All of these things make the GS6 edge shine in a crowded space, but it’s not all glorious curves and brilliant displays. The GS6 edge has a number of shortcomings that become obvious with extended use. On that note, the bad stuff …
What you won’t like about the Galaxy S6 edge: Battery, bugs, (potential) breaks
The Samsung Galaxy S6 edge has a glaring Achilles heel: battery life. The first day I setup my phone, I noticed that the 2,600mAh battery seemed to drain significantly faster than it should. So I turned my screen brightness way down. I turned off wireless radios I wasn’t using. I signed out of applications that I don’t use frequently to make sure they weren’t constantly updating and sucking power. The issue remained, and I haven’t made it through a full day of heavy use with my GS6 edge during the nearly two months I’ve had the device.
For context, I have all of the same apps and service set up on my iPhone 6 (and more) as I do my GS6 edge, and as a test, I purposely streamed music and played the occasional game on the iPhone while avoiding these apps on the GS6 edge. I did my best to use the phones equally other than that, and the Samsung phone still died before the iPhone. I also don’t think the iPhone 6 has great battery life, at least when compared to, say, the BlackBerry Passport — which admittedly has a larger battery pack — so that also speaks to the poor GS6 edge battery.
It’s worth noting that my iPhone is on AT&T and my GS6 edge is a T-Mobile device; however, I get solid coverage on both networks in the areas I frequent, and I use Wi-Fi at home and in my office, where I spend most of my time, so the network shouldn’t have a significant impact on battery life.
I asked Samsung about the battery issue, and it says it hasn’t received any other similar complaints. It suggested that my problem could be related to the preproduction review unit it gave me. I can’t be sure of either of these things, but the GS6 edge I’m using sure doesn’t impress when it comes to battery life.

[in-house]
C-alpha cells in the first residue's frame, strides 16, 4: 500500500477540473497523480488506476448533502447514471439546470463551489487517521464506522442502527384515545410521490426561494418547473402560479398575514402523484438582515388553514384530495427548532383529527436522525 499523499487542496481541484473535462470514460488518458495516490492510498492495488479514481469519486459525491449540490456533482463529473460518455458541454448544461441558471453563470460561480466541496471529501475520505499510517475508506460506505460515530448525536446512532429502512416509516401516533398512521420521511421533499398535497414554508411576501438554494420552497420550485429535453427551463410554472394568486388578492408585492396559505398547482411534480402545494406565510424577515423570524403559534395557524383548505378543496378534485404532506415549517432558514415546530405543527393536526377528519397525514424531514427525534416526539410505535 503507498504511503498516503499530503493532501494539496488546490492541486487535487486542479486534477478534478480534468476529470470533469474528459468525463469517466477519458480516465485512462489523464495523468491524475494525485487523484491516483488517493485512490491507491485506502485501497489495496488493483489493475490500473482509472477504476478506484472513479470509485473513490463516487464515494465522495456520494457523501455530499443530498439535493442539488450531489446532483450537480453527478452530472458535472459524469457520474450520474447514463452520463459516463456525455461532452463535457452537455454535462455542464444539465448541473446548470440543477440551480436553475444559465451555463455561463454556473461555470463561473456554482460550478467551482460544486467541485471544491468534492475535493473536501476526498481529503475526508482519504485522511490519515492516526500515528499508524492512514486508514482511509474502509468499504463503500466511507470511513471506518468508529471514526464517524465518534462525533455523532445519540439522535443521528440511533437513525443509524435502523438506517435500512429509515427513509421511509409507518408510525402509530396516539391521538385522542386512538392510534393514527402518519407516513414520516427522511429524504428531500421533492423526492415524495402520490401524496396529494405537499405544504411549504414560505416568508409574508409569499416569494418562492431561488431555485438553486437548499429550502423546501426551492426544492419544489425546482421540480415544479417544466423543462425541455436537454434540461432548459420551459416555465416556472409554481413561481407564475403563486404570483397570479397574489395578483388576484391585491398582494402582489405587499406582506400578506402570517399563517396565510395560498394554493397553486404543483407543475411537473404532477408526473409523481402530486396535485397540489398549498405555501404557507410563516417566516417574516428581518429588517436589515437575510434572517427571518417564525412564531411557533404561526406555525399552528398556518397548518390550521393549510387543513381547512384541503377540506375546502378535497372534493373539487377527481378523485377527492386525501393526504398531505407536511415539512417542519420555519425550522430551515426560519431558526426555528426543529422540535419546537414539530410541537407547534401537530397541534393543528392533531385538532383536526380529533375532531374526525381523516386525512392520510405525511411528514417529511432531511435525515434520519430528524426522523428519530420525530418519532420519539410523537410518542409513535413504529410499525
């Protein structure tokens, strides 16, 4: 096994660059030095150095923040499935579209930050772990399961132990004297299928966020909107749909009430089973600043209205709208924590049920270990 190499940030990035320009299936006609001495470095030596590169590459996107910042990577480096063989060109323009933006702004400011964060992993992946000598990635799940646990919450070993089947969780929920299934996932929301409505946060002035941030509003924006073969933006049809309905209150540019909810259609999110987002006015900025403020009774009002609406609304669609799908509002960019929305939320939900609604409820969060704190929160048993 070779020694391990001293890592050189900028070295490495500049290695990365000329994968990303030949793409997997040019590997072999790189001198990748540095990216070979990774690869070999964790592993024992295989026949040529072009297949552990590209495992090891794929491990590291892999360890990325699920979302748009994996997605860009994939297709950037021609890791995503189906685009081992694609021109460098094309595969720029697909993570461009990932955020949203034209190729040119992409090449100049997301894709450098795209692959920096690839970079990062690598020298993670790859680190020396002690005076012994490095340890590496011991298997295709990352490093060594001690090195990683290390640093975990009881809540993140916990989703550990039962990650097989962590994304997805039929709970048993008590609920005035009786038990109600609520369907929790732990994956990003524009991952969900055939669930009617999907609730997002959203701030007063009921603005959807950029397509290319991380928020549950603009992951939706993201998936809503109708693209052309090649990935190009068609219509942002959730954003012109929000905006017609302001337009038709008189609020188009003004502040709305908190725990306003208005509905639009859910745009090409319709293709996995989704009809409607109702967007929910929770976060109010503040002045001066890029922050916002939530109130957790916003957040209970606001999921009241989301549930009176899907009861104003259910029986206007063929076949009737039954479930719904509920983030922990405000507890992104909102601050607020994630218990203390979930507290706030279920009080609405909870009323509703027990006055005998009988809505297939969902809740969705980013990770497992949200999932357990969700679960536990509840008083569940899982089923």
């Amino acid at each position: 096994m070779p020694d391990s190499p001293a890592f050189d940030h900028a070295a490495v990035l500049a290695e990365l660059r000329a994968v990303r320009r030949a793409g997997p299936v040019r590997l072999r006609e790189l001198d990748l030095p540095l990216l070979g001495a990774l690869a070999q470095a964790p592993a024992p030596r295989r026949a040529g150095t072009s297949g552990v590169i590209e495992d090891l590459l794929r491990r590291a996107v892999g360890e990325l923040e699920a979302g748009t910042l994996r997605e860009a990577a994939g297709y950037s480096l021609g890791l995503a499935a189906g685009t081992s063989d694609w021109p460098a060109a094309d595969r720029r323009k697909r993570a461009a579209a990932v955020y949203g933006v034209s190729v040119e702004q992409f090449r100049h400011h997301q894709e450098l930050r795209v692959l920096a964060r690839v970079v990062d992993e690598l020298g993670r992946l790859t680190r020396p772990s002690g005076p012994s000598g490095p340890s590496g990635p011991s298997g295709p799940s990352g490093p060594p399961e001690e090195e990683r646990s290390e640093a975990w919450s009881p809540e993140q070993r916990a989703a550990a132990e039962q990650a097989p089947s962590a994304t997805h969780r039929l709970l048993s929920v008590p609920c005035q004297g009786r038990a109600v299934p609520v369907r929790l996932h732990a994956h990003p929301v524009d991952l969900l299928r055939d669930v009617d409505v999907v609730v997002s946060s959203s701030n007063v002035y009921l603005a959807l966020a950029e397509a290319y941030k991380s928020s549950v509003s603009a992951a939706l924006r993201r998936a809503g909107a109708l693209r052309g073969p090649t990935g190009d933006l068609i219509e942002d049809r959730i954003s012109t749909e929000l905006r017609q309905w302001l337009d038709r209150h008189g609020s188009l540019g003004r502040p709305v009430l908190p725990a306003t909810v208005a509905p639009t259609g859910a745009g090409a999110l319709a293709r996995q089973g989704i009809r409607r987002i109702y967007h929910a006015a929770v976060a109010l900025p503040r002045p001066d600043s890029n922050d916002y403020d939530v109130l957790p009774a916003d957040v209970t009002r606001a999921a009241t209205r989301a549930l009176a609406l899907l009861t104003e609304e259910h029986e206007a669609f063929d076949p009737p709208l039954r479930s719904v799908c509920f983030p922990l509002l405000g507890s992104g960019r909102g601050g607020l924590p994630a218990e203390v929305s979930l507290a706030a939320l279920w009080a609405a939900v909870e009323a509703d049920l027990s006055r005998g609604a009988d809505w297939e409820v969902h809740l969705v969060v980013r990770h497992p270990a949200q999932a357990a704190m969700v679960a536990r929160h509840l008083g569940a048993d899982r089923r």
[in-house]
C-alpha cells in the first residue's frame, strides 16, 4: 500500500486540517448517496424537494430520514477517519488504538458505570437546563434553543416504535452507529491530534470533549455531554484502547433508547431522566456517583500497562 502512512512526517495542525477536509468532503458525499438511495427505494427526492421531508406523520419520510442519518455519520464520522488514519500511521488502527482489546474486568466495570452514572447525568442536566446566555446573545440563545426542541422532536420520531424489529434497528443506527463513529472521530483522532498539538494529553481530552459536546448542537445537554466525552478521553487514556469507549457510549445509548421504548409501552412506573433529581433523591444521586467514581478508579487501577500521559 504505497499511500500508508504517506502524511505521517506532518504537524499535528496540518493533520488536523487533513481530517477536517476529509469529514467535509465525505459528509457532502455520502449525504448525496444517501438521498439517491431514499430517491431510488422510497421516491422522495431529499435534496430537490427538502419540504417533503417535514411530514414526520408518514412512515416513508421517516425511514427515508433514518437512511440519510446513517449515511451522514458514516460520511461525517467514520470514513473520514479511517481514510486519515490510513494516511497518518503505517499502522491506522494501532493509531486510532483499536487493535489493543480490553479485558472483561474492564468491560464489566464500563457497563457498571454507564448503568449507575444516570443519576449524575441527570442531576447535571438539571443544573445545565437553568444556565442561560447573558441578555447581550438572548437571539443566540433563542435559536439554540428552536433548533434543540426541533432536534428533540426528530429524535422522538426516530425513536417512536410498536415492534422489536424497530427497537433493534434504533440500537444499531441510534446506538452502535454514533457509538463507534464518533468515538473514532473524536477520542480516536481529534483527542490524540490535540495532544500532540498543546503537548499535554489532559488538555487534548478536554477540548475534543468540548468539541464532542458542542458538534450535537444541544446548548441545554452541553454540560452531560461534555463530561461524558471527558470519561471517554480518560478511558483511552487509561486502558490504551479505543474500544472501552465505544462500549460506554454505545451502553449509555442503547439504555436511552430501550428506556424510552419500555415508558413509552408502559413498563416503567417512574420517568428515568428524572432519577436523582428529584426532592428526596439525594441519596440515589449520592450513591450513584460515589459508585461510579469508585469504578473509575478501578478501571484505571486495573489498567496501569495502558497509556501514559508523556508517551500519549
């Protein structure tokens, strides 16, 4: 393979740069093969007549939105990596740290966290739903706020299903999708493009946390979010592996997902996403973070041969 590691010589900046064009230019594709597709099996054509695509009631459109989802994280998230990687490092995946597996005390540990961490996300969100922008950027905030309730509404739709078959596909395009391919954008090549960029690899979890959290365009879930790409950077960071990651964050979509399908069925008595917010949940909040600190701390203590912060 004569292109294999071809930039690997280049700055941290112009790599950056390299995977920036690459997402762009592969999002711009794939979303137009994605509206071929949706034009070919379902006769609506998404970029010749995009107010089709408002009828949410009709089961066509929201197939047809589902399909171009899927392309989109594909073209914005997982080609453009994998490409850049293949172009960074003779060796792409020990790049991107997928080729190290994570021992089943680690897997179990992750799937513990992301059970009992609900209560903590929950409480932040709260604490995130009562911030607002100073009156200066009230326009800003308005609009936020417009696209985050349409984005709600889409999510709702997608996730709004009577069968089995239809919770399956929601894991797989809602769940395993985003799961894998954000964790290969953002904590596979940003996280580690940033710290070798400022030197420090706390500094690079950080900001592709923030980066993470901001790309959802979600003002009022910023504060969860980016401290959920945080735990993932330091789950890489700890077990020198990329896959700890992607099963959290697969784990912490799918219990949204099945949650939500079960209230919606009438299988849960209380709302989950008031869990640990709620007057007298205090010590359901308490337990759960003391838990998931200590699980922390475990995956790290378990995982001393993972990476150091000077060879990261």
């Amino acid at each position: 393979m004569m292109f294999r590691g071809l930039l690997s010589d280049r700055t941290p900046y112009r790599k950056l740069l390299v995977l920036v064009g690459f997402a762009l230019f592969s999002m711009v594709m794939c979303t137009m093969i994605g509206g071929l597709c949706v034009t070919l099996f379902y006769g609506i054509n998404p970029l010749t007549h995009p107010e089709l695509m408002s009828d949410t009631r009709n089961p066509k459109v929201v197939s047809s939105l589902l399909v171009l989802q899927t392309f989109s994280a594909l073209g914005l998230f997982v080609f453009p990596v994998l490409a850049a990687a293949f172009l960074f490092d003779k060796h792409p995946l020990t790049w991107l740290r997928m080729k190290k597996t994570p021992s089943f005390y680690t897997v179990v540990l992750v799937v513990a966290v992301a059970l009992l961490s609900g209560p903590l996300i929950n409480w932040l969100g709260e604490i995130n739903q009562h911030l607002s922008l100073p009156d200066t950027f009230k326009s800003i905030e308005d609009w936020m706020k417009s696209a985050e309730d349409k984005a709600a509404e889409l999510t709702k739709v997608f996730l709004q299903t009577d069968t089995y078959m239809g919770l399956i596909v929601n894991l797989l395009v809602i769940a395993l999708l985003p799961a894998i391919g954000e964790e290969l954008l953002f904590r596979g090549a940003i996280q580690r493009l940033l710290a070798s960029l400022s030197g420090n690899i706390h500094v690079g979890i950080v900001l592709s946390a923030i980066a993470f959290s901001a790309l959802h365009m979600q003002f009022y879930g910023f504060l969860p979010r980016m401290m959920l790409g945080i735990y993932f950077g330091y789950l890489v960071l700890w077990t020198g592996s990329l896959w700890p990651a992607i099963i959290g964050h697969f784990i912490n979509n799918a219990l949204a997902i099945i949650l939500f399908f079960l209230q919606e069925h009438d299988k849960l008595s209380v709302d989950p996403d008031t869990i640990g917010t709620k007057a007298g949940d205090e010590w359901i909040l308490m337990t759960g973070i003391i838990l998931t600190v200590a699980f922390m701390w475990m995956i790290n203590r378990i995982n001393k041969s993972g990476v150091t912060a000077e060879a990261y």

The GS6 edge has a number of power-saving modes, and you can use special Adaptive Fast Charging (AFC) cords to power up a device quicker than with a standard USB cord. (It takes about two hours to fully charge a dead device using an AFC charger, which ships with the GS6 edge.) The features are valuable, but they simply aren’t enough to make up for the lack of reasonable battery life overall.
I’m also disappointed that the GS6 edge doesn’t have a removable battery (which would help assuage some of my concerns about battery life) or a swappable memory card. Past generations of Galaxy S phones had both of these things, as does the relatively new Galaxy Note 4. Samsung says it used fixed a battery and memory to make for a slimmer device profile, among other things, and though it achieved that goal, I’m not sure it was worth the tradeoff.
The new Galaxy S phones both run the latest version of Android, v5.0, or “Lollipop.” Unfortunately, the software experience is quite buggy. For example, one of my most used applications simply doesn’t work at all (a banking app) even though Google Play thinks it’s compatible with the GS6 edge. Many apps run so poorly on the GS6 edge that I’ve come to just avoid them.